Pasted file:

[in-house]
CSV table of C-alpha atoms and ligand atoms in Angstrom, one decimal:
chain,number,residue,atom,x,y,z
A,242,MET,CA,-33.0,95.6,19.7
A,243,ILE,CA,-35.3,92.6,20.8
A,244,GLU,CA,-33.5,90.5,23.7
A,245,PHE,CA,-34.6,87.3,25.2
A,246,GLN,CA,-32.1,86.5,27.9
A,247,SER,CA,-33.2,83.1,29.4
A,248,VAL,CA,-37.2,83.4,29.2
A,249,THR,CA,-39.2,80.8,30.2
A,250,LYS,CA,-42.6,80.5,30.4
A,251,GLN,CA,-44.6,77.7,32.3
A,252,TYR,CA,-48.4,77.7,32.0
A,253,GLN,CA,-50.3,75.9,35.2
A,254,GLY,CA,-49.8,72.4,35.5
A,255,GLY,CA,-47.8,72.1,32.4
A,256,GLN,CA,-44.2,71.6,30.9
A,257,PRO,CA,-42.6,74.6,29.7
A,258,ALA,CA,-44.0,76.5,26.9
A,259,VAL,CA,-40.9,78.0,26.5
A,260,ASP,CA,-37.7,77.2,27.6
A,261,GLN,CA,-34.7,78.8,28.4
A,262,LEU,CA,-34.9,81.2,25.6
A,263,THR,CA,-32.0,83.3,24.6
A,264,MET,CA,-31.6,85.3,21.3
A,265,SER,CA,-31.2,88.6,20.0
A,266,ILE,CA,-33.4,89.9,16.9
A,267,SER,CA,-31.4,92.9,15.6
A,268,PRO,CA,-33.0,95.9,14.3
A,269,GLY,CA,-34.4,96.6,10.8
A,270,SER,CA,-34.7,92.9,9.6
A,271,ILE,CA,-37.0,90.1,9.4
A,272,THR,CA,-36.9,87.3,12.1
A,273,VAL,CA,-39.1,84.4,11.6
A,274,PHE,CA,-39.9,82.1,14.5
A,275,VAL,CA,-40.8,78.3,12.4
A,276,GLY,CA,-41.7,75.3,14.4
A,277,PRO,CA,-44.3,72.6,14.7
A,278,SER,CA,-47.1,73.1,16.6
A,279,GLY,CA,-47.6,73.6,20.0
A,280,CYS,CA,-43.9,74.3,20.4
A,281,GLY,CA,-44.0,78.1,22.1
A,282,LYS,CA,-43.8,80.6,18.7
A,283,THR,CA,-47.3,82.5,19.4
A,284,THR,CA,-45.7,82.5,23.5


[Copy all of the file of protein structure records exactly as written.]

[in-house]
CSV table of C-alpha atoms and ligand atoms in Angstrom, one decimal:
chain,number,residue,atom,x,y,z
A,242,MET,CA,-33.0,95.6,19.7
A,243,ILE,CA,-35.3,92.6,20.8
A,244,GLU,CA,-33.5,90.5,23.7
A,245,PHE,CA,-34.6,87.3,25.2
A,246,GLN,CA,-32.1,86.5,27.9
A,247,SER,CA,-33.2,83.1,29.4
A,248,VAL,CA,-37.2,83.4,29.2
A,249,THR,CA,-39.2,80.8,30.2
A,250,LYS,CA,-42.6,80.5,30.4
A,251,GLN,CA,-44.6,77.7,32.3
A,252,TYR,CA,-48.4,77.7,32.0
A,253,GLN,CA,-50.3,75.9,35.2
A,254,GLY,CA,-49.8,72.4,35.5
A,255,GLY,CA,-47.8,72.1,32.4
A,256,GLN,CA,-44.2,71.6,30.9
A,257,PRO,CA,-42.6,74.6,29.7
A,258,ALA,CA,-44.0,76.5,26.9
A,259,VAL,CA,-40.9,78.0,26.5
A,260,ASP,CA,-37.7,77.2,27.6
A,261,GLN,CA,-34.7,78.8,28.4
A,262,LEU,CA,-34.9,81.2,25.6
A,263,THR,CA,-32.0,83.3,24.6
A,264,MET,CA,-31.6,85.3,21.3
A,265,SER,CA,-31.2,88.6,20.0
A,266,ILE,CA,-33.4,89.9,16.9
A,267,SER,CA,-31.4,92.9,15.6
A,268,PRO,CA,-33.0,95.9,14.3
A,269,GLY,CA,-34.4,96.6,10.8
A,270,SER,CA,-34.7,92.9,9.6
A,271,ILE,CA,-37.0,90.1,9.4
A,272,THR,CA,-36.9,87.3,12.1
A,273,VAL,CA,-39.1,84.4,11.6
A,274,PHE,CA,-39.9,82.1,14.5
A,275,VAL,CA,-40.8,78.3,12.4
A,276,GLY,CA,-41.7,75.3,14.4
A,277,PRO,CA,-44.3,72.6,14.7
A,278,SER,CA,-47.1,73.1,16.6
A,279,GLY,CA,-47.6,73.6,20.0
A,280,CYS,CA,-43.9,74.3,20.4
A,281,GLY,CA,-44.0,78.1,22.1
A,282,LYS,CA,-43.8,80.6,18.7
A,283,THR,CA,-47.3,82.5,19.4
A,284,THR,CA,-45.7,82.5,23.5